Friday the 23 February 2018 saw me on the road to Derry-Londonderry to take part in the 68th Annual Irish History Students’ Association Conference and my first conference presentation. https://ihsa2018.wordpress.com/
This year’s IHSA conference was held at the Magee campus of the University of Ulster. It began with a reception in what is indeed a Great Hall and all the attendees were given a warm, bi-lingual welcome by the provost, Dr Malachy O’Neill. While slightly intimidating to be on my own, people were friendly and the organising committee members made themselves known to us and were very hospitable. Thank you Kyle, Krysta, and Leanne in particular, friendliness and generosity of spirit and information remained a key theme amongst everybody throughout the conference. It was also remarkable and encouraging that so many people had presented for the first time at this conference previously.
Saturday involved no less than five sessions with two or three panels, an astonishing 39 papers in all. They were on a remarkable array of topics. They ranged from Early Modern Kingship, Identity and Linguistics, Re-evaluating Education in 20th Century Ireland, Women in the Domestic and Public Spheres, Radicalism, Religion and Race, Transnational Connections and Influence, Sexuality in Ireland, Institutionalised Irish Patients, Crime and Criminal Behaviour, Politics, Domesticity and Identity, Manuscripts and Connections (Gaeilge), Revolutionary Ireland: Evolution and Aftermath, The Troubles: Social and Political Impact, Early 20th Century Political and Military Organisation and Political and Cultural Tensions in Troubled Times. The closing keynote lecture was given by Prof Breandán MacSuibhne, author of The End of Outrage: Post-Famine Adjustment in Rural Ireland – recent winner of the Irish Times non-fiction book of the year award. He provided us with some interesting aspects of his research process. This was followed by a Mayoral reception in the Guildhall. The Conference dinner was held in the Maldron Hotel later that evening.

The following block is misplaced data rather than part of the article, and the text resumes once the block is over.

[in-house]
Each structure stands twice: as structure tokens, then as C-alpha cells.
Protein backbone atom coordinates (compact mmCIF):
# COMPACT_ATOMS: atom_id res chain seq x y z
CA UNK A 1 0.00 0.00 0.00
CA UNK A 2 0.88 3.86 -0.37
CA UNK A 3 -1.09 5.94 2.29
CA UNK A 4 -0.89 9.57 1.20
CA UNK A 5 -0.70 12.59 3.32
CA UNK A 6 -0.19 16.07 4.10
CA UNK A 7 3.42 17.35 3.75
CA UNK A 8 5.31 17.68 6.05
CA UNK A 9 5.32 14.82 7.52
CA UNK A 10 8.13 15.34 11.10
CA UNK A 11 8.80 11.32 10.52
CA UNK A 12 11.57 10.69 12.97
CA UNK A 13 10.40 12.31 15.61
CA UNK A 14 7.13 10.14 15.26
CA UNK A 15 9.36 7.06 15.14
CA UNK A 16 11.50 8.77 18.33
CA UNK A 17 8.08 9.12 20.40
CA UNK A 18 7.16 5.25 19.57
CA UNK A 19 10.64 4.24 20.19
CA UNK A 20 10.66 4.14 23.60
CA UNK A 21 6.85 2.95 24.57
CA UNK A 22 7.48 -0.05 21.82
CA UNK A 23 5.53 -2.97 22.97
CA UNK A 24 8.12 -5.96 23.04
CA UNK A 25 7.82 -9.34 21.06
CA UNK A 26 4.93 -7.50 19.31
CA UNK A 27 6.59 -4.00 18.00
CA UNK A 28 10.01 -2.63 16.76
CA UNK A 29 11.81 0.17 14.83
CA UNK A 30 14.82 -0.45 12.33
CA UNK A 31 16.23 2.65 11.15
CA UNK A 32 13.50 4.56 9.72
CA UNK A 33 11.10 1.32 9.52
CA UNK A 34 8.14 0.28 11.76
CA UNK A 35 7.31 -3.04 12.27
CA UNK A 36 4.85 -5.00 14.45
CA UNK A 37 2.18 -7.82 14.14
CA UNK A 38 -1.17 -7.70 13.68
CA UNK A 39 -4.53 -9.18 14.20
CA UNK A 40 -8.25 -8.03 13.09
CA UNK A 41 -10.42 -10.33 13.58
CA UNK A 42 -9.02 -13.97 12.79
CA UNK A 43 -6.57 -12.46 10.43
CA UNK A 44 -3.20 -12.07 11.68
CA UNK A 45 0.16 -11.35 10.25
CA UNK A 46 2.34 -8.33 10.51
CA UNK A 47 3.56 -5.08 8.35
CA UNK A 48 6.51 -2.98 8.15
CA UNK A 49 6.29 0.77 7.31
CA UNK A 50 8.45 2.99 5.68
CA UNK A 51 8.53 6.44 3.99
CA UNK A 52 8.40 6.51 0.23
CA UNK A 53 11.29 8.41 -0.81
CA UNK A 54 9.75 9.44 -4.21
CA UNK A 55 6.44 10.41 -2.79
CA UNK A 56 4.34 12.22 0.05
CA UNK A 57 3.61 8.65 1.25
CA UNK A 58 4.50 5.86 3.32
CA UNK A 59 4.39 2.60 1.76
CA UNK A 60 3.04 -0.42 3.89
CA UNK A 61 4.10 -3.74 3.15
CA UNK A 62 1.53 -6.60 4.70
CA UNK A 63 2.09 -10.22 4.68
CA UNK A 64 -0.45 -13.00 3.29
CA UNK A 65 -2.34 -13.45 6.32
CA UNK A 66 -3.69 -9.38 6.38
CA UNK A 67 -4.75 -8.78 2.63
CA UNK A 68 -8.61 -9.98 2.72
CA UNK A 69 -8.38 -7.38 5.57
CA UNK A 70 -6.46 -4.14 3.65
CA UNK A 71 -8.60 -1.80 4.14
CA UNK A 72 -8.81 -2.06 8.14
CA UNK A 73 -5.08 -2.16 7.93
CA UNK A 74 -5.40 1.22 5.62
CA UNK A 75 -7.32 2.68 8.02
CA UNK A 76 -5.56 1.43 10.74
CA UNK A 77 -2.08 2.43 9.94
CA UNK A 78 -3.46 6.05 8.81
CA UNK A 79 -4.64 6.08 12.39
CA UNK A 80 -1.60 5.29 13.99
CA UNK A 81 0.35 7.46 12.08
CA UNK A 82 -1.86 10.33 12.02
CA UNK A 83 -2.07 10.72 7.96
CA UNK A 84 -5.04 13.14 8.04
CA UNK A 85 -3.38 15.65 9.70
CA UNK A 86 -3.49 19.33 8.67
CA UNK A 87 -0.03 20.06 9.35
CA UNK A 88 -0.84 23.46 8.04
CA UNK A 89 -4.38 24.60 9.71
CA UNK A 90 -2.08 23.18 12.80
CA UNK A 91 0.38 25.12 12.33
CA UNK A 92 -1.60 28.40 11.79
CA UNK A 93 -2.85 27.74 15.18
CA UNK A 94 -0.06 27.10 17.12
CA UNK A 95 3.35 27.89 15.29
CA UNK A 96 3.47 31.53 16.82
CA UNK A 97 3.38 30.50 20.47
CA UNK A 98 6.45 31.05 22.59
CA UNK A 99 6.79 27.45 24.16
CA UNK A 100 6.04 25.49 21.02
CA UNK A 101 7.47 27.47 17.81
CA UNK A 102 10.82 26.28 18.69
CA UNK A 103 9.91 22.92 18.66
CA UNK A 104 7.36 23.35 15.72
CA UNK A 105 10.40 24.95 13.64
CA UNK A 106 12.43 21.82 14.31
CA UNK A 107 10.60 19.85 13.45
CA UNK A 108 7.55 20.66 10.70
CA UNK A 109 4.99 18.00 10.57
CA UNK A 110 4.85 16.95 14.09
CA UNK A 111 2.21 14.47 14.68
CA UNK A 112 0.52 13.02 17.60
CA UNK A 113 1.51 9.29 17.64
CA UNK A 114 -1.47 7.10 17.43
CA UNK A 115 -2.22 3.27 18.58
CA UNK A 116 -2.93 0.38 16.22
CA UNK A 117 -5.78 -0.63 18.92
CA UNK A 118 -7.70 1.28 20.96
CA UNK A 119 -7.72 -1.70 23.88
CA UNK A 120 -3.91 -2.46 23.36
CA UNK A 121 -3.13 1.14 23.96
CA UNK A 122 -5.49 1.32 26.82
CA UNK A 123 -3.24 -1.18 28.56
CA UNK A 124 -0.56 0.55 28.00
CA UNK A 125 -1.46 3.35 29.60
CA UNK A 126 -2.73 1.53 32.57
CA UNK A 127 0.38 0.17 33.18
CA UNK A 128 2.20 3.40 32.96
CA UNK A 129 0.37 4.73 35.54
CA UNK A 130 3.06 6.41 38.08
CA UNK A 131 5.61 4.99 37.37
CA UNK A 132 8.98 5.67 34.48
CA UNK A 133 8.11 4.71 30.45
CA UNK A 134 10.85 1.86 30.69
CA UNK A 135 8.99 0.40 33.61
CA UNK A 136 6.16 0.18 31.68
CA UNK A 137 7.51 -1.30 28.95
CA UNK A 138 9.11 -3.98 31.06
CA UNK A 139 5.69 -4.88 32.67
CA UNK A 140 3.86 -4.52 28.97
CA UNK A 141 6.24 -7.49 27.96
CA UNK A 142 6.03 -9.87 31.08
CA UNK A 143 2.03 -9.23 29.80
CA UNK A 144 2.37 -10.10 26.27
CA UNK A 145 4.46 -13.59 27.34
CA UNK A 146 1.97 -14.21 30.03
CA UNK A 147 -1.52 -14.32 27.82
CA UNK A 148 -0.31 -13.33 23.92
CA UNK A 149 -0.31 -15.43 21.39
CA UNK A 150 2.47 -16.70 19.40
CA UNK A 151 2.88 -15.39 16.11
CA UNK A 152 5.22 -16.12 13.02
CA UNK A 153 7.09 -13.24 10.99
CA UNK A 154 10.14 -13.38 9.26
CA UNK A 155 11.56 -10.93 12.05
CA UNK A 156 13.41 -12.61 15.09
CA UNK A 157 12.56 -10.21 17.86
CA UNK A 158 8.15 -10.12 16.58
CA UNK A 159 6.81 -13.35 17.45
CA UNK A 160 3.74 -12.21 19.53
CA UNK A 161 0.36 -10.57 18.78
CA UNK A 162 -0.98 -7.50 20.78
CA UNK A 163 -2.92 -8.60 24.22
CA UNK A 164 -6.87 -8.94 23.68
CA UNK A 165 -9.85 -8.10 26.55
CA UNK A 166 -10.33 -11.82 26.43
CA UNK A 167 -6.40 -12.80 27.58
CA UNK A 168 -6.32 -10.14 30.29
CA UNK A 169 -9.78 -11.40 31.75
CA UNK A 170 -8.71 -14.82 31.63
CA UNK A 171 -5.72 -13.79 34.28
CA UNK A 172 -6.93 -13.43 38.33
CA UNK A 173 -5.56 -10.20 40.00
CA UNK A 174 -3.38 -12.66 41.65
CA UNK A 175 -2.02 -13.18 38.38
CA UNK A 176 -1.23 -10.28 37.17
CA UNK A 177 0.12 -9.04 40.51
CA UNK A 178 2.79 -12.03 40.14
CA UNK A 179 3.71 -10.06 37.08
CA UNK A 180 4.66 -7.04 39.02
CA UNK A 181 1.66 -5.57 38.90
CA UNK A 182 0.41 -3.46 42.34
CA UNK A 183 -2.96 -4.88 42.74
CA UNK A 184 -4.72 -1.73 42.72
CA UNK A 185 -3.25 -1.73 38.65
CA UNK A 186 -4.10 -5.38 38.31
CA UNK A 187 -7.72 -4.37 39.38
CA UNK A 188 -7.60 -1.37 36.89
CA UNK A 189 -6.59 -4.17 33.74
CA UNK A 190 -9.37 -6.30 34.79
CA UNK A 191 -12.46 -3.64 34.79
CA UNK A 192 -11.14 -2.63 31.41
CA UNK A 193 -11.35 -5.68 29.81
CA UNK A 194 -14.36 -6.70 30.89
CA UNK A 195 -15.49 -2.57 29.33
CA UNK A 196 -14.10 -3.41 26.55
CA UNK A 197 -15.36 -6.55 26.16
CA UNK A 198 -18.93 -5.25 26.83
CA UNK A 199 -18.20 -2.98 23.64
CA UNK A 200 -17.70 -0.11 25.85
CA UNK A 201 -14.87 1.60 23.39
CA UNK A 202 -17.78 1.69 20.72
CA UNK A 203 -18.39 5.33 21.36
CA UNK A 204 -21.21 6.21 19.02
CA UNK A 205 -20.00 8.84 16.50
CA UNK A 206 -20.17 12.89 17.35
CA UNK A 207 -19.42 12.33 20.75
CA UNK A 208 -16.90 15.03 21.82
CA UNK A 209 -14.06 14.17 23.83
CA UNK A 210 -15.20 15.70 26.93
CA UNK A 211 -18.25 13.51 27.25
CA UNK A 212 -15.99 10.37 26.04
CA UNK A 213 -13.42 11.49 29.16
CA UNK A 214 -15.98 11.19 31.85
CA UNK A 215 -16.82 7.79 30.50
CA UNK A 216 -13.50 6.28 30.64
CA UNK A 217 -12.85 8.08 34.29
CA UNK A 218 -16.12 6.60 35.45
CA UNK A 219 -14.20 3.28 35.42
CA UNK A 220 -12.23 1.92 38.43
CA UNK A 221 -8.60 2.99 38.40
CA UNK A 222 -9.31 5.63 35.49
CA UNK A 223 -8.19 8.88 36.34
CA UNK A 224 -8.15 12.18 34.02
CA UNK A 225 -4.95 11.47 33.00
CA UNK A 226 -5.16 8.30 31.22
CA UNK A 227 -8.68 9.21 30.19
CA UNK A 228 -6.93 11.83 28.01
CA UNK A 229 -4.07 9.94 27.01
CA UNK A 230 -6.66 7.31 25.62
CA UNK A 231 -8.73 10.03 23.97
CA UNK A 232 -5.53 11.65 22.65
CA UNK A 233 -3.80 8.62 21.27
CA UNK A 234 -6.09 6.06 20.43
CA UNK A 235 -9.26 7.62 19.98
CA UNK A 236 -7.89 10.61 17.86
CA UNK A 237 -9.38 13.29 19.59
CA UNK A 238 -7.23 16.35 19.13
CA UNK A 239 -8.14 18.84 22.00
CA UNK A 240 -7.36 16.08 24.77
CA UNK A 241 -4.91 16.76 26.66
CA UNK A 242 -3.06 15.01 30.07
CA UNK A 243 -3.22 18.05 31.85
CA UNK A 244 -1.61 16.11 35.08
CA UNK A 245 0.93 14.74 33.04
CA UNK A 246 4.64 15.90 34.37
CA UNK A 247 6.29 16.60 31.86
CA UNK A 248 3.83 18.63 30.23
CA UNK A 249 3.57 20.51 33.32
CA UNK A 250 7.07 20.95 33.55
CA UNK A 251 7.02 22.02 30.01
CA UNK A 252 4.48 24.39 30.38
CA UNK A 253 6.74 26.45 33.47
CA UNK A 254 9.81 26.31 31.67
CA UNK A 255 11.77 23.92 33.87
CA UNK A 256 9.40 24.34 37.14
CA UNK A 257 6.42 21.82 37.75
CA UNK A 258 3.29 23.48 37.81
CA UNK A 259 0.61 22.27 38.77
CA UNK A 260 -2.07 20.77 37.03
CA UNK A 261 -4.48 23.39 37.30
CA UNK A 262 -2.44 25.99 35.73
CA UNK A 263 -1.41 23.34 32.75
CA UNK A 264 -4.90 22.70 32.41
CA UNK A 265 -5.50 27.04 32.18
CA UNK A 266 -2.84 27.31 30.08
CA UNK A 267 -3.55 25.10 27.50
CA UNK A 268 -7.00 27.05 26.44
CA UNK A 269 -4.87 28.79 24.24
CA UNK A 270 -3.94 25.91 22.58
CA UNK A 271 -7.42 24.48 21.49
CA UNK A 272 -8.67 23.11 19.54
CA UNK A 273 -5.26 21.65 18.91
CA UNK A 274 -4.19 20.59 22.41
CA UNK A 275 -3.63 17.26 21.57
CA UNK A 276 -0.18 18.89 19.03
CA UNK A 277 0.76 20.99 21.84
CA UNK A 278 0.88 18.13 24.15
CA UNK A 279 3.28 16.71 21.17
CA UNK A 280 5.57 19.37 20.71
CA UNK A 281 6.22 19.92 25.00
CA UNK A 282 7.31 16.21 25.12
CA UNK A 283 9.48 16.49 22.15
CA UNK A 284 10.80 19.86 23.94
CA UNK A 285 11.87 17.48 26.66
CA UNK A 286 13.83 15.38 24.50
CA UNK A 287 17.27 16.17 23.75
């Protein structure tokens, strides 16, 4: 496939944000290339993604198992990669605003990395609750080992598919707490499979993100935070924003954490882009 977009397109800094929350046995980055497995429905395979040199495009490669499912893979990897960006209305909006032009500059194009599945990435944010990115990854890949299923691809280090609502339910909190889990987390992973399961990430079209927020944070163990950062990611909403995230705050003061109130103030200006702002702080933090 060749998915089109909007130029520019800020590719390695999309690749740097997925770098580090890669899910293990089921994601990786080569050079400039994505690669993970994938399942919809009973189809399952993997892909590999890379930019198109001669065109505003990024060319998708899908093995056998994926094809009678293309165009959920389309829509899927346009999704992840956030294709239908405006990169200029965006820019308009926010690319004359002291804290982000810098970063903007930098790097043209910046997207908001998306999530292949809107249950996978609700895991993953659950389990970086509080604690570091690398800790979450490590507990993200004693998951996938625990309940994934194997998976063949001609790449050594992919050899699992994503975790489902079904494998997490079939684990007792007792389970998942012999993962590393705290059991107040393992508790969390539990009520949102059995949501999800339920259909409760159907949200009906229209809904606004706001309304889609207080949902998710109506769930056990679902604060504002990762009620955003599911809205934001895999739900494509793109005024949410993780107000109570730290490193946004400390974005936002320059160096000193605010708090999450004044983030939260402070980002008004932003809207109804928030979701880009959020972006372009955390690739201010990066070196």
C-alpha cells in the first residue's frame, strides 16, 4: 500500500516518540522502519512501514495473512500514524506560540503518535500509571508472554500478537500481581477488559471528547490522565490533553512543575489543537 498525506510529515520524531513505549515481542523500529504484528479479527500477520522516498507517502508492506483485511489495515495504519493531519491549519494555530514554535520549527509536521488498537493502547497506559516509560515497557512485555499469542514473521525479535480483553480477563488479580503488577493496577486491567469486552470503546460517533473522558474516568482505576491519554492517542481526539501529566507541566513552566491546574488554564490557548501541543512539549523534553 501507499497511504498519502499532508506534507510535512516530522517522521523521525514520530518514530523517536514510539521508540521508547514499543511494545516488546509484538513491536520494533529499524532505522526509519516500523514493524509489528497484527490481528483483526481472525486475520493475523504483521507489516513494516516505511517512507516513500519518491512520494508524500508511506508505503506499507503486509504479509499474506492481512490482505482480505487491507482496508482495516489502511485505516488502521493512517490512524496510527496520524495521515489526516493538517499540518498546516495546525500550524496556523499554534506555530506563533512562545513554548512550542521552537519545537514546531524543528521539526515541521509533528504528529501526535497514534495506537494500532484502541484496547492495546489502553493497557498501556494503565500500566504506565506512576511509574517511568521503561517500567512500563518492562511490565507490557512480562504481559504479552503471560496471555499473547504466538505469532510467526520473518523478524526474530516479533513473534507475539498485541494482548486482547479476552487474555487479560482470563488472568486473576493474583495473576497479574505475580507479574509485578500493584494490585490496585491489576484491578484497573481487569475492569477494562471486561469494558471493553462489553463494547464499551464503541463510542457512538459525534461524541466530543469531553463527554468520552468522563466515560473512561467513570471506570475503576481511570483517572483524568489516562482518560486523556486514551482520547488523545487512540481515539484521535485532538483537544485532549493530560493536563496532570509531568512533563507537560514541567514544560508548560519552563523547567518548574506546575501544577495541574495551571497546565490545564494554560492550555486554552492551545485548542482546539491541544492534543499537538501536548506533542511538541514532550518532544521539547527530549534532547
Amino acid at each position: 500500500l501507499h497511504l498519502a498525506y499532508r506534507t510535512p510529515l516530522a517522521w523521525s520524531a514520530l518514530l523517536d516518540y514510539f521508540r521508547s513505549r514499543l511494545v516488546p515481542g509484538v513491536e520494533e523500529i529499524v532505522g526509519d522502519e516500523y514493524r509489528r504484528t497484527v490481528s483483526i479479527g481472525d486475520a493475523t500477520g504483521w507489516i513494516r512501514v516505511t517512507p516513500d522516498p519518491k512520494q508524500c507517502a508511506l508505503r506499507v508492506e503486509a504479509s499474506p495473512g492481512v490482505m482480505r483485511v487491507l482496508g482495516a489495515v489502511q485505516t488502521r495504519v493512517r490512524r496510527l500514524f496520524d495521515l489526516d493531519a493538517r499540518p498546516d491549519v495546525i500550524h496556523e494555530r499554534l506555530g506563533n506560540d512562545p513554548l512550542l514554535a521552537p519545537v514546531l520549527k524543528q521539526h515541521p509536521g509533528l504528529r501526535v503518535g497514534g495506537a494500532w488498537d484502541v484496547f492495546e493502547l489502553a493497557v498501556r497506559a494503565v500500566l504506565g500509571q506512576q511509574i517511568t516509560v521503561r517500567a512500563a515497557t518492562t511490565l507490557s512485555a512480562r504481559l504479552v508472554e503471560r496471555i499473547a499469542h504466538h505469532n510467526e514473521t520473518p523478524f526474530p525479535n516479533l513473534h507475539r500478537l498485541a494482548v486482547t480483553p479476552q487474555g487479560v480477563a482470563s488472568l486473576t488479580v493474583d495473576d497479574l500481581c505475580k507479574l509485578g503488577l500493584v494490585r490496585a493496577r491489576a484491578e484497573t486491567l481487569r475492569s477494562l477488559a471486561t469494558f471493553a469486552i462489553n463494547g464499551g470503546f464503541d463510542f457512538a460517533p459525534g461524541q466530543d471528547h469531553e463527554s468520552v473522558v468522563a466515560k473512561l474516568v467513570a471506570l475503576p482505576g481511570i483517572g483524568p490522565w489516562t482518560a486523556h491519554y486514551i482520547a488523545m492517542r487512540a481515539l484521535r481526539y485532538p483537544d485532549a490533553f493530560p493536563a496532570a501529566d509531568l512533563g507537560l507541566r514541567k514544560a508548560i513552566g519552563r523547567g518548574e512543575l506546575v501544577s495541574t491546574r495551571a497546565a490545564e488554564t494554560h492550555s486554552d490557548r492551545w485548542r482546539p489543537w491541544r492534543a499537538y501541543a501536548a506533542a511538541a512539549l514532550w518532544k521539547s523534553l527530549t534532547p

The panel I presented on was “Politics, Domesticity and Identity”. Laura Mather of Mary Immaculate College Limerick spoke on “Politics and Domesticity: the lives of Pamela Fitzgerald and Lucy Fitzgerald, 1796-1797”. This paper examined their personal letters to each other, which displayed some personal and political aspects to their lives. I spoke on “Anglo-Irish Identity and the Dillon family of Galway: The Clonbrock Photographic Collection”. For this, I used an extract from my BA minor dissertation for Irish Studies on the Dillon family and the Clonbrock Photographic Collection. Thanks to the help of others, I charted a very steep learning curve on presenting prior to the conference. Lessons learnt were (1) while some words work great in text, they may be tongue tripping in speech, (2) there will be nerves, (3) your mouth will dry up and (4) you may pass out if you forget or do not leave time to breathe!
The bottle of water, the text broken up into small portions and liberally sprinkled with the words ‘breathe’, ‘pause’, ‘long pause’, ‘take a drink of water’ and ‘next slide’ worked very well. The paper was timed precisely, the Powerpoint worked well and the one transition slide that announced the ‘Great Reveal’ functioned well to add to the drama. Feedback from the Chair, Dr Paul O’Brien of Mary Immaculate College Limerick, was constructive and complimentary. The paper generated questions surrounding the Anglo-Irish Dillon family, Photography and Lady Augusta Dillon. A discussion took place on the benefits of viewing primary sources in reality, if possible, even if they are available via a database. I was delighted with the end result.
And so now, I will be one of those people proud to say their first conference paper was at an IHSA conference.
Would I do it again? In a heartbeat.
So, thanks again to all on the IHSA committee, for more info on IHSA 2019 to be held in MIC or the prizes on offer see https://ccsihsa.jimdo.com/; @IHSA1950 or https://www.facebook.com/events/351934461979032/
Úna Kavanagh, MA student, Department of History NUI Galway